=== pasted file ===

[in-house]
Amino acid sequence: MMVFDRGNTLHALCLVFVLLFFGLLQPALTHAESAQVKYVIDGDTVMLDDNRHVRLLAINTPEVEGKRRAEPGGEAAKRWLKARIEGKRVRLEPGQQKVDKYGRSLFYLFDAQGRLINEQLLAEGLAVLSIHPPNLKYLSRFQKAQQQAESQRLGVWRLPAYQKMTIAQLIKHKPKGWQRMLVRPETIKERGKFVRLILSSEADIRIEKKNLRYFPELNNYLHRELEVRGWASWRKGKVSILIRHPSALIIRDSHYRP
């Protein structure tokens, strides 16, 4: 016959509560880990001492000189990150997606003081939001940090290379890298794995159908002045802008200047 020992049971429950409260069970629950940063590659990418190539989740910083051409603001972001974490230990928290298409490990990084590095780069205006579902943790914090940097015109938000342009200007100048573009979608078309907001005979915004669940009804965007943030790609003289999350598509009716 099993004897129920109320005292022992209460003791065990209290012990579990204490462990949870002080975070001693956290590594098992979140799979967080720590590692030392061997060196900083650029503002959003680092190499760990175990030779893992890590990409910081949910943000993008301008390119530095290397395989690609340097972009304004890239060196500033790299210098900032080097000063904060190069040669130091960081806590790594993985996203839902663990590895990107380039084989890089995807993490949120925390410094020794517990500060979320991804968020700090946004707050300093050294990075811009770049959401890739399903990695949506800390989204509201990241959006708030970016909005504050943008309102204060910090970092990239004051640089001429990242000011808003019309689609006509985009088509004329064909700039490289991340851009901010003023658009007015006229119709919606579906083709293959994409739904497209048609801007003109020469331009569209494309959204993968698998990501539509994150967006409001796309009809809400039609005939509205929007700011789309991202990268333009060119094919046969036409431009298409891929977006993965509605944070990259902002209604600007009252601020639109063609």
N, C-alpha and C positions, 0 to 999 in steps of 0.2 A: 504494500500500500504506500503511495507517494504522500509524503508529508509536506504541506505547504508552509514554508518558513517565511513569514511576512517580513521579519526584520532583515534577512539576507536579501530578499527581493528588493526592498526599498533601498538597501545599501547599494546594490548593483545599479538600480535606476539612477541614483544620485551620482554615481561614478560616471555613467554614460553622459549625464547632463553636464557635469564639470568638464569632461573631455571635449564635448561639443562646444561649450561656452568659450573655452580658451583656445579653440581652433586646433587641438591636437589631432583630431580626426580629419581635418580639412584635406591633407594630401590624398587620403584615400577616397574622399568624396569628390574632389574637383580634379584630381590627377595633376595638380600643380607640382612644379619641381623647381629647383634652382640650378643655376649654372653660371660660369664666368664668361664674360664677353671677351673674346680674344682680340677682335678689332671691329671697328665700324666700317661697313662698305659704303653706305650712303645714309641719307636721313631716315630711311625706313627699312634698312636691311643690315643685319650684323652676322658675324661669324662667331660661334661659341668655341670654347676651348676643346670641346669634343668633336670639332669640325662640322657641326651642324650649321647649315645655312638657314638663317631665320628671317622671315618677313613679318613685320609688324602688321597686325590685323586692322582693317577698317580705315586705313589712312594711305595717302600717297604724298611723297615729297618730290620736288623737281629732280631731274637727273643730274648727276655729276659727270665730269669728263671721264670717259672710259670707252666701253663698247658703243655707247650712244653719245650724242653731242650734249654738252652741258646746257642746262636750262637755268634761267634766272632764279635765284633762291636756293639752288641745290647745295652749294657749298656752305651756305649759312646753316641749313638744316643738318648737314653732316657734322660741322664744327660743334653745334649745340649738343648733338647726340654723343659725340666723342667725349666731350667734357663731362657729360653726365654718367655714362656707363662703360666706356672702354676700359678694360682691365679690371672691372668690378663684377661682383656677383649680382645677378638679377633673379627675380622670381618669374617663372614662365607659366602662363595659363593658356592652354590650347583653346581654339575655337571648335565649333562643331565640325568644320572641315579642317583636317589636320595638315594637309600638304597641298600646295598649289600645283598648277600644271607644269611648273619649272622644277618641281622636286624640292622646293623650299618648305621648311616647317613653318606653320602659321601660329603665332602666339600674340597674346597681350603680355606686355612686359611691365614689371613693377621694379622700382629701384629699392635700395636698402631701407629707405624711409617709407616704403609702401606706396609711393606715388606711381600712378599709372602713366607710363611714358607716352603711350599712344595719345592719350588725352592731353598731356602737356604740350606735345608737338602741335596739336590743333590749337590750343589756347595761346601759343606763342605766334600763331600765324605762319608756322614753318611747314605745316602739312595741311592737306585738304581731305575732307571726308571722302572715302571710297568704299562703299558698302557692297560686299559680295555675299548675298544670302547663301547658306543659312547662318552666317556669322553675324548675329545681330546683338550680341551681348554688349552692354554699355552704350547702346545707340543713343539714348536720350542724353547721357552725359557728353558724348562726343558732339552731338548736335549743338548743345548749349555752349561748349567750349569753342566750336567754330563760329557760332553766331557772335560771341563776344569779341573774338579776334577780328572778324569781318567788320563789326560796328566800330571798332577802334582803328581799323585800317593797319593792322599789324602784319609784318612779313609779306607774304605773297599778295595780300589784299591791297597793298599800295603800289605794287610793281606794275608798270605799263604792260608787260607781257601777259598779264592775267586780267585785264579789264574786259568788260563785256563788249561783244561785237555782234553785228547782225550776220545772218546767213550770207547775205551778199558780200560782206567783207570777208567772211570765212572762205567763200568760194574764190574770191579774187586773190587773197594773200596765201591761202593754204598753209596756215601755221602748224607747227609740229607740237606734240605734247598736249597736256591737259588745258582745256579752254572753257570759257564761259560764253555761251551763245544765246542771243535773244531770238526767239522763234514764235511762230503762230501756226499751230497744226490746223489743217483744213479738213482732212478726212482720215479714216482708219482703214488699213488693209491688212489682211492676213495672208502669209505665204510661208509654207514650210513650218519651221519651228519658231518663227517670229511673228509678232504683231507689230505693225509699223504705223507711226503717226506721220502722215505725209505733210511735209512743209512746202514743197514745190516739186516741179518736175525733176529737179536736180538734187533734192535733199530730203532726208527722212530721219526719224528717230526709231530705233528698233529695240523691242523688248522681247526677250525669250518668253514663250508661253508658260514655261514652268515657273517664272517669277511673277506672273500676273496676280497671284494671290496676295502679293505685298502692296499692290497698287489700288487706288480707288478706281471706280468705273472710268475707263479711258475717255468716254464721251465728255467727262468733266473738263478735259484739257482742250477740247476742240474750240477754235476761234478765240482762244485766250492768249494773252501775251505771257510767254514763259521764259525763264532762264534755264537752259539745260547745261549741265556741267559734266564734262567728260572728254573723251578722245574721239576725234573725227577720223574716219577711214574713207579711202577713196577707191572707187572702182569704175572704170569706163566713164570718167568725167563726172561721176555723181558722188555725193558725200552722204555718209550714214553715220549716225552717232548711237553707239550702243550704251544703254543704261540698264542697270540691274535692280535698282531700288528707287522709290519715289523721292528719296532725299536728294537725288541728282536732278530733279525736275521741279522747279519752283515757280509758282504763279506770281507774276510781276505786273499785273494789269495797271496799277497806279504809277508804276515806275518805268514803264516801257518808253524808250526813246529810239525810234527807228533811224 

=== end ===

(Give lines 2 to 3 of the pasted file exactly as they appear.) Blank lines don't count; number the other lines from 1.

Amino acid sequence: MMVFDRGNTLHALCLVFVLLFFGLLQPALTHAESAQVKYVIDGDTVMLDDNRHVRLLAINTPEVEGKRRAEPGGEAAKRWLKARIEGKRVRLEPGQQKVDKYGRSLFYLFDAQGRLINEQLLAEGLAVLSIHPPNLKYLSRFQKAQQQAESQRLGVWRLPAYQKMTIAQLIKHKPKGWQRMLVRPETIKERGKFVRLILSSEADIRIEKKNLRYFPELNNYLHRELEVRGWASWRKGKVSILIRHPSALIIRDSHYRP
């Protein structure tokens, strides 16, 4: 016959509560880990001492000189990150997606003081939001940090290379890298794995159908002045802008200047 020992049971429950409260069970629950940063590659990418190539989740910083051409603001972001974490230990928290298409490990990084590095780069205006579902943790914090940097015109938000342009200007100048573009979608078309907001005979915004669940009804965007943030790609003289999350598509009716 099993004897129920109320005292022992209460003791065990209290012990579990204490462990949870002080975070001693956290590594098992979140799979967080720590590692030392061997060196900083650029503002959003680092190499760990175990030779893992890590990409910081949910943000993008301008390119530095290397395989690609340097972009304004890239060196500033790299210098900032080097000063904060190069040669130091960081806590790594993985996203839902663990590895990107380039084989890089995807993490949120925390410094020794517990500060979320991804968020700090946004707050300093050294990075811009770049959401890739399903990695949506800390989204509201990241959006708030970016909005504050943008309102204060910090970092990239004051640089001429990242000011808003019309689609006509985009088509004329064909700039490289991340851009901010003023658009007015006229119709919606579906083709293959994409739904497209048609801007003109020469331009569209494309959204993968698998990501539509994150967006409001796309009809809400039609005939509205929007700011789309991202990268333009060119094919046969036409431009298409891929977006993965509605944070990259902002209604600007009252601020639109063609």